Neurones and synapses

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Structure of a neurone

Three main types of neurone:

  • Sensory neurone - carry impulses from receptors to the CNS
  • Motor neurone - carry impulses from CNS to effectors
  • Connector neurone - connect neurones within the CNS

All neurones have three main parts:

  • a centron (cell body) - contains the nucleus
  • dendrons/dendrites - cytoplasmic connections which transmit impulses to the cell body
  • Axons - extensions that carry impulses Away from cell body
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The resting potential

  • All cells have a potential difference across their cell surface membranes, due to uneven distribution of ions.
  • Neurones have a large excess of charged sodium ions (Na+) on the outside
  • The membrane is said to be polarised
  • The potential difference across the polarised membrane is called the resting potential, (-70mV)
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The action potential

Neurones are excitable - the potential difference can be reversed. When a neurone is stimulated:

  • The membrane becomes permeable to sodium ions
  • Sodium ions diffuse into the axon and the potential difference is reversed - inside becomes positively charged
  • If a threshold level is reached, the ions will surge in and the membrane rapidly becomes depolarised
  • If threshold is reached, the action potential will always be of equal magnitude and duration

Depolarisation = reversal of potential difference = action potential = (+40mV)

  • The action potential is followed by a period when the membrane repolarises and recovers its resting potential - known as the refractory period
  • During the refractory period, the membrane is unexcitable and cannot be restimulated
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The depolarisation of one part of the membrane sets up local circuits with the areas either side of it.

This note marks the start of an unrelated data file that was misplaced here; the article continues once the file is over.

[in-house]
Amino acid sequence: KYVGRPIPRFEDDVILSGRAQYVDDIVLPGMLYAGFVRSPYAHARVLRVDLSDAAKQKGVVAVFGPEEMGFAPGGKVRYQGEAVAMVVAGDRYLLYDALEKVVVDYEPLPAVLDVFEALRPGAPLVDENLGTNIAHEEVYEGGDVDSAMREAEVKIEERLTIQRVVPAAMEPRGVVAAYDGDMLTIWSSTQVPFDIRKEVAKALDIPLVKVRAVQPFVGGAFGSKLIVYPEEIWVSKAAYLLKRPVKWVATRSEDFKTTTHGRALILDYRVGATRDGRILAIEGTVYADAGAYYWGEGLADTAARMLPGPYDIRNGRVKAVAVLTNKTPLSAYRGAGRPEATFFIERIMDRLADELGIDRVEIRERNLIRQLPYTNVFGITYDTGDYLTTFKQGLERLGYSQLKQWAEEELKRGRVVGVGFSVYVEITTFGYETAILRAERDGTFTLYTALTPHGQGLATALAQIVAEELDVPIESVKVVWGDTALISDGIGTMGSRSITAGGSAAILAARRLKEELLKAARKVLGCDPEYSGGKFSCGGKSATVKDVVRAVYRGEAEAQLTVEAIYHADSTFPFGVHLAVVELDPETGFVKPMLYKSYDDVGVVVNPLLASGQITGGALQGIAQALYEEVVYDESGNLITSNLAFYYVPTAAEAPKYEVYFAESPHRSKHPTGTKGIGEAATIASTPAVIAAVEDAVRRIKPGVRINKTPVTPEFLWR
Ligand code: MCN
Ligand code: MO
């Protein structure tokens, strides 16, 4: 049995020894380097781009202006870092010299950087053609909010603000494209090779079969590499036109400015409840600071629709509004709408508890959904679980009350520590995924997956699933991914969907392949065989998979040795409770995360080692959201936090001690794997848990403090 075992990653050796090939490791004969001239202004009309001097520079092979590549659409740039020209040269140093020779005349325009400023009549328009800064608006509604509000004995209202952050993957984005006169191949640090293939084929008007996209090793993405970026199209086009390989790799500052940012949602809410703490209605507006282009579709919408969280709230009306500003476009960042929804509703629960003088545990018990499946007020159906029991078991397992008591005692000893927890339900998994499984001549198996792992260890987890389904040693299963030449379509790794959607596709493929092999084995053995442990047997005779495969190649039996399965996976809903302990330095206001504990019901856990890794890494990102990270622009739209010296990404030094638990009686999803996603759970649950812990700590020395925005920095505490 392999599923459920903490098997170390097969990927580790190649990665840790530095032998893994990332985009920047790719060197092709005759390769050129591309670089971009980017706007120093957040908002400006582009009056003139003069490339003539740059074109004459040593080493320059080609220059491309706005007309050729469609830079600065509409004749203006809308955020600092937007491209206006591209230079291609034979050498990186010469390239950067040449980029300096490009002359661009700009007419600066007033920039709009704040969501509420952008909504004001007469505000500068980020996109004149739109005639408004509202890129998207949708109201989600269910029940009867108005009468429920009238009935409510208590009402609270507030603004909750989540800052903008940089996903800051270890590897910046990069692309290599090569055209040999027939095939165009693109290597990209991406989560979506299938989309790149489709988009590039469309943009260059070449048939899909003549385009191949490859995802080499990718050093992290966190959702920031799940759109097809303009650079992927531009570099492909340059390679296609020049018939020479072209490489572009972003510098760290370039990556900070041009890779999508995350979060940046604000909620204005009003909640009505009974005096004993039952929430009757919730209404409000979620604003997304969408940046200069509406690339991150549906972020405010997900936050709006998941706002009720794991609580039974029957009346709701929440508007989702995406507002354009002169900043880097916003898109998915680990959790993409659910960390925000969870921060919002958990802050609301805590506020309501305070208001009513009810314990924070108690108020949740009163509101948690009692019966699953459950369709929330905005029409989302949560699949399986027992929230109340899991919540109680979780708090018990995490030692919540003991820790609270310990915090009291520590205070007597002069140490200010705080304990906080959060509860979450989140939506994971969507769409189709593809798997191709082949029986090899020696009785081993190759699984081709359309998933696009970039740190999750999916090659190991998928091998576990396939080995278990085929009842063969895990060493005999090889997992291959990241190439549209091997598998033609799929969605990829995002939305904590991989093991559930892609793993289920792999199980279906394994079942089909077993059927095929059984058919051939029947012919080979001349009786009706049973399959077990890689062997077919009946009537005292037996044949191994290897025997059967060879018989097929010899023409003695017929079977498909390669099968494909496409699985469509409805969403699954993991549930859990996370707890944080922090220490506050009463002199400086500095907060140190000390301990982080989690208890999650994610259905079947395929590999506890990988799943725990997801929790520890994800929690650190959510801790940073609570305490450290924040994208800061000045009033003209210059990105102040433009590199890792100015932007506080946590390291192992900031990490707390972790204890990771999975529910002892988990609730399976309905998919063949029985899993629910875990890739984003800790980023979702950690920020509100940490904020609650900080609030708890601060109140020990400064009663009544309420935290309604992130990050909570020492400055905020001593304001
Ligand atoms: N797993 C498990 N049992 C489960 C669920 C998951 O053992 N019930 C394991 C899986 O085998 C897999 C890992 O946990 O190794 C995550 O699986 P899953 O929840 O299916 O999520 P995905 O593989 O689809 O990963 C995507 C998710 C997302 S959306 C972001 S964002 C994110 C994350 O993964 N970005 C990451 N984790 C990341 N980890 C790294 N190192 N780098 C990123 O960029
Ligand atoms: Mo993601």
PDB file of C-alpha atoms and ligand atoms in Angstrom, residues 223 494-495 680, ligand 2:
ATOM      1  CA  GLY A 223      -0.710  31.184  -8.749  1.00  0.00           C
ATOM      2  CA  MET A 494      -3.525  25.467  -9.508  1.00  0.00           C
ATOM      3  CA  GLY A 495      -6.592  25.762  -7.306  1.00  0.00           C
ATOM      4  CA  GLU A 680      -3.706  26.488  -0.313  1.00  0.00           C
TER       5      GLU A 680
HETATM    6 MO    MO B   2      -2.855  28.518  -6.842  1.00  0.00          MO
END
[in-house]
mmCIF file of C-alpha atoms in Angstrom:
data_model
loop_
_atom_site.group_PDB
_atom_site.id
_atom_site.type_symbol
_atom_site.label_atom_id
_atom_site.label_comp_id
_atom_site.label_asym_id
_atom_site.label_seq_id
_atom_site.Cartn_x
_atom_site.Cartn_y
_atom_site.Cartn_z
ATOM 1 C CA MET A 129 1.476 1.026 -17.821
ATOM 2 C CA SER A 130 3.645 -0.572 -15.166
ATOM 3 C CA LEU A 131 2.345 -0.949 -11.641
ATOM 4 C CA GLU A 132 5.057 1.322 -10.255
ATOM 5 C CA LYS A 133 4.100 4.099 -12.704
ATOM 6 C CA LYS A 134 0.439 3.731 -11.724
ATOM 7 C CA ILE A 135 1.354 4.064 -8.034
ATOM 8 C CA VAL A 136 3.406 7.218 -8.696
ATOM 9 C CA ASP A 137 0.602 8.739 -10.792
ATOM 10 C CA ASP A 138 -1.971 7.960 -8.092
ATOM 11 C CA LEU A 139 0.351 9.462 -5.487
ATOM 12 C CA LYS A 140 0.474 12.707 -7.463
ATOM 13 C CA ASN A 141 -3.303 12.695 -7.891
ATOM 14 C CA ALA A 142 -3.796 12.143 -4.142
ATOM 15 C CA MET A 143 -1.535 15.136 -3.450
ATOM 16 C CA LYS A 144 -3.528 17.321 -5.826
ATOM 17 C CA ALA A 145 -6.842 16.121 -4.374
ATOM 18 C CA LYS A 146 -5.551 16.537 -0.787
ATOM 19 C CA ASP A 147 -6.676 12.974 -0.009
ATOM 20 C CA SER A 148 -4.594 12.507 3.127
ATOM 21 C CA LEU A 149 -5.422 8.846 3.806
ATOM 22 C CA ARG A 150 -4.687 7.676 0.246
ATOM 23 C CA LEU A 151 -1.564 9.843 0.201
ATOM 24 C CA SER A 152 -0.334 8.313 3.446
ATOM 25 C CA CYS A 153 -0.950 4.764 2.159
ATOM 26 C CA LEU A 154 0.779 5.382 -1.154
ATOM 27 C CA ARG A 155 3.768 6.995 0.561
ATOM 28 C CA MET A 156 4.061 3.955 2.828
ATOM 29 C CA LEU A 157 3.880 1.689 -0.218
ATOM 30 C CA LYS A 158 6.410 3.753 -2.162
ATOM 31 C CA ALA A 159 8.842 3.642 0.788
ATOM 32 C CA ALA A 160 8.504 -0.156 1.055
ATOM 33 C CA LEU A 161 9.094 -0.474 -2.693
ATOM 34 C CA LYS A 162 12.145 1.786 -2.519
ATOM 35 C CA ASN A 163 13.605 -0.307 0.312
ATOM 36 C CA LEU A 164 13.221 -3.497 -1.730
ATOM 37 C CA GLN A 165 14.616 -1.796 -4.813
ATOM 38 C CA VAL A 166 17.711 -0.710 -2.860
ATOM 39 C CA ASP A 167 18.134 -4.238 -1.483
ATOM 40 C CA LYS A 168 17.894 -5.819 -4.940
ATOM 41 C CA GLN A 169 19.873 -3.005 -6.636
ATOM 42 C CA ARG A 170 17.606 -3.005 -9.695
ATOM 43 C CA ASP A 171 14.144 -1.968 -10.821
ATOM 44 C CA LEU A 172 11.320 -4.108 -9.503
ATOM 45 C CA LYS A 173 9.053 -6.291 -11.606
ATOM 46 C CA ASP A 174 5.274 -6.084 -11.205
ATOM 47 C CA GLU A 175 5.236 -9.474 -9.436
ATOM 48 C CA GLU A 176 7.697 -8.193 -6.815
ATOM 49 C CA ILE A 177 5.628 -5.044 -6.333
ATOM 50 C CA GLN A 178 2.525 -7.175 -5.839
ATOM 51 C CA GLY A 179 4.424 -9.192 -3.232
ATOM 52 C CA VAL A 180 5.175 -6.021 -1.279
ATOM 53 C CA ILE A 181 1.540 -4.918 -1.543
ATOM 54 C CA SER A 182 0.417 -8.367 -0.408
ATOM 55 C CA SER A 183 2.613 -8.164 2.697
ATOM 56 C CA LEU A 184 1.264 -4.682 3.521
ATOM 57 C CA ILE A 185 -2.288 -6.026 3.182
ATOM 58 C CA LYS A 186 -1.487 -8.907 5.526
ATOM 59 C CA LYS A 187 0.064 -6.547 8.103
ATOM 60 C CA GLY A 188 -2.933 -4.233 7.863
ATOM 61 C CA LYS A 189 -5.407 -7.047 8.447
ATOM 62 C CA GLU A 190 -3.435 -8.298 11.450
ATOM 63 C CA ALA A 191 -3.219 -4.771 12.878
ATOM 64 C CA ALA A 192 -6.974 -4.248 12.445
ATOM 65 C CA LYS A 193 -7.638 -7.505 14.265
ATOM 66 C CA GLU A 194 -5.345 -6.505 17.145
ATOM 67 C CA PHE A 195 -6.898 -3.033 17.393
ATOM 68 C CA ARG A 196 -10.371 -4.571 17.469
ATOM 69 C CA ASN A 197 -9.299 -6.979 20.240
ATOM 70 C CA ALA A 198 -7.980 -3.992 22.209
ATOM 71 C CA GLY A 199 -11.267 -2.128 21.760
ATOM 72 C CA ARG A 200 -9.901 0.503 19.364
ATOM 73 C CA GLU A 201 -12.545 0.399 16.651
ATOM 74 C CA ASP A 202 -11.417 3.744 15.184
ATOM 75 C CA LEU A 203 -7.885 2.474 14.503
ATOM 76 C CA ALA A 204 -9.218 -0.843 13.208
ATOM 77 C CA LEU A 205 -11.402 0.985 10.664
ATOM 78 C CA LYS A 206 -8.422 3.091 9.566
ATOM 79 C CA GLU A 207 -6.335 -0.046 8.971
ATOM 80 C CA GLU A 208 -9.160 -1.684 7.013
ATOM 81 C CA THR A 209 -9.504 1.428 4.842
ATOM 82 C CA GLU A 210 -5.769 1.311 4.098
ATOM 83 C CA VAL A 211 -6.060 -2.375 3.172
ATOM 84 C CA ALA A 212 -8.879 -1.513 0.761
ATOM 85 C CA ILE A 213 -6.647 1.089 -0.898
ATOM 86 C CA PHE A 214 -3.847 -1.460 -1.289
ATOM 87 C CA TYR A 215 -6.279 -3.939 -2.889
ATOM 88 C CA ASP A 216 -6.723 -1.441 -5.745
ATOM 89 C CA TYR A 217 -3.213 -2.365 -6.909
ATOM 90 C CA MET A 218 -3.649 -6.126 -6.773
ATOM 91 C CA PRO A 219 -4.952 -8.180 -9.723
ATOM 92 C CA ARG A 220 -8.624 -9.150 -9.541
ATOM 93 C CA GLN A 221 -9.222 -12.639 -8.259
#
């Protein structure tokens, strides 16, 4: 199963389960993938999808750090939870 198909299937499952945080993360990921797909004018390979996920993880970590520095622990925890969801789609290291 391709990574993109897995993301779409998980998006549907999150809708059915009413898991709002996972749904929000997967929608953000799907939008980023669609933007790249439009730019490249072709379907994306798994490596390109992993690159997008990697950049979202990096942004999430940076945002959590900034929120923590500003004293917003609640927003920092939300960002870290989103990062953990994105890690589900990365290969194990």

Local circuits occur as positive ions are attracted by neighbouring negative regions and flow in both directions. One one side - membrane is in refractory period. On other excitable side - local circuit triggers depolarisation and formation of an action potential.

Factors affecting conduction of impulse

  • Myelin sheath - depolatisation can only occur at nodes of Ranvier, impulse jumps from node to node = saltatory conduction. Faster transmission
  • Diameter of axon - wide diameter offers less resistance to the movement of ions and less leakage of ions, so transmit impulses faster
  • Temperature - increase in temp, increase in transmission
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Transmission across a synapse:

  • Synaptic knob contains vesicles
  • When impulse arrives at synaptic bulb, membrane becomes permeable to calcium ions
  • Ca ions stimulate movement of vesicles towards pre-synaptic membrane
  • Vesicles fuse with membrane and release transmitter substance - acetylcholine by exocytosis into the synaptic cleft
  • ACh diffuses across synaptic cleft (20nm wide)
  • ACh attaches to receptors on post-synatptic membrane, causing depolarisation
  • An EPSP is generated - if it reaches a threshold, an action potential is evoked
  • Continued stimulation of the post-synaptic membrane is prevented by the enzyme cholinesterase which breaks down the ACh and release products into cleft
  • Products - choline and ethanoic acid - diffuse across cleft and are reabsorbed into synaptic bulb where they are re-synthesised into ACh using energy from ATP
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